From 2008 to 2010, the number of uninsured children in Florida fell by more than 160,000 to 506,934, says the report by researchers at the Georgetown University Center for Children and Families. The state’s rate of uninsured kids dropped from 16.7 percent to 12.7 percent.

Florida was one of 34 states and the District of Columbia to reduce its rate of uninsured children since 2008. But there remain wide differences between states. Nevada has the highest rate of uninsured children — 17.4 percent — while Massachusetts has the lowest at 1.5 percent, according to the study which was based on an analysis of Census data. Texas leads the nation in number of uninsured kids with nearly 1 million although it was able to lower its uninsured rate to 14.5 percent from 17 percent.

Nationally, the uninsured rate for children fell from 9 percent to 8 percent from 2008 to 2010, as the number of uninsured children fell by 960,000, the study said.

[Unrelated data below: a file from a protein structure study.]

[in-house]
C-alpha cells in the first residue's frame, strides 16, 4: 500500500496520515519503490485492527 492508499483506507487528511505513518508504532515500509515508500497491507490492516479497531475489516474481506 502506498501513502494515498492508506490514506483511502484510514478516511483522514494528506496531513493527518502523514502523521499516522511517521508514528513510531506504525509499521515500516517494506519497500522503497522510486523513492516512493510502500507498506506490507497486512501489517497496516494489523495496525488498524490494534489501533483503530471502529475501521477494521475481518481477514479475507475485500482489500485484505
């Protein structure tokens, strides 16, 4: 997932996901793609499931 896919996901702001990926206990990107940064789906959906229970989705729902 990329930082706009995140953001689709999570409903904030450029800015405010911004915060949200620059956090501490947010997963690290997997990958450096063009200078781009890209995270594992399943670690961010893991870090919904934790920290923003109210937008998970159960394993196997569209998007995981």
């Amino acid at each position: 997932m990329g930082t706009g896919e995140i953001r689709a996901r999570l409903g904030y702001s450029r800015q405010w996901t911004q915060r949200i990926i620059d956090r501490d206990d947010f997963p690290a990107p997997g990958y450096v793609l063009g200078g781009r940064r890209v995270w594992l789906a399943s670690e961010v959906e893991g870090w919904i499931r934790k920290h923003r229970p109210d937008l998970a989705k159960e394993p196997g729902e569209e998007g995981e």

“I feel very encouraged. This is exciting news,” said Jodi Ray, project director of Florida Covering Kids & Families at the University of South Florida, a statewide coalition that aims to get more children health coverage.

She attributes part of the drop to numerous local outreach efforts that have used a mix of state and federal grants to target uninsured children through billboards, television advertising and other marketing methods.

Joan Alker, co-executive director of the Georgetown Center for Children and Families, attributes the big drop in Florida to more kids becoming eligible for Medicaid due to families’ declining income in the economic downturn. Medicaid is the state-federal health insurance program for poor and disabled.

She said the state has also reduced barriers for its Children’s Health Insurance Program (CHIP), a government program that helps families with incomes that are too high to qualify for Medicaid. In 2009, the state lowered the penalty for failure to pay CHIP premiums from 6 months loss of eligibility to 60 days. Florida has also done a better job at coordinating coverage between CHIP, Alker said.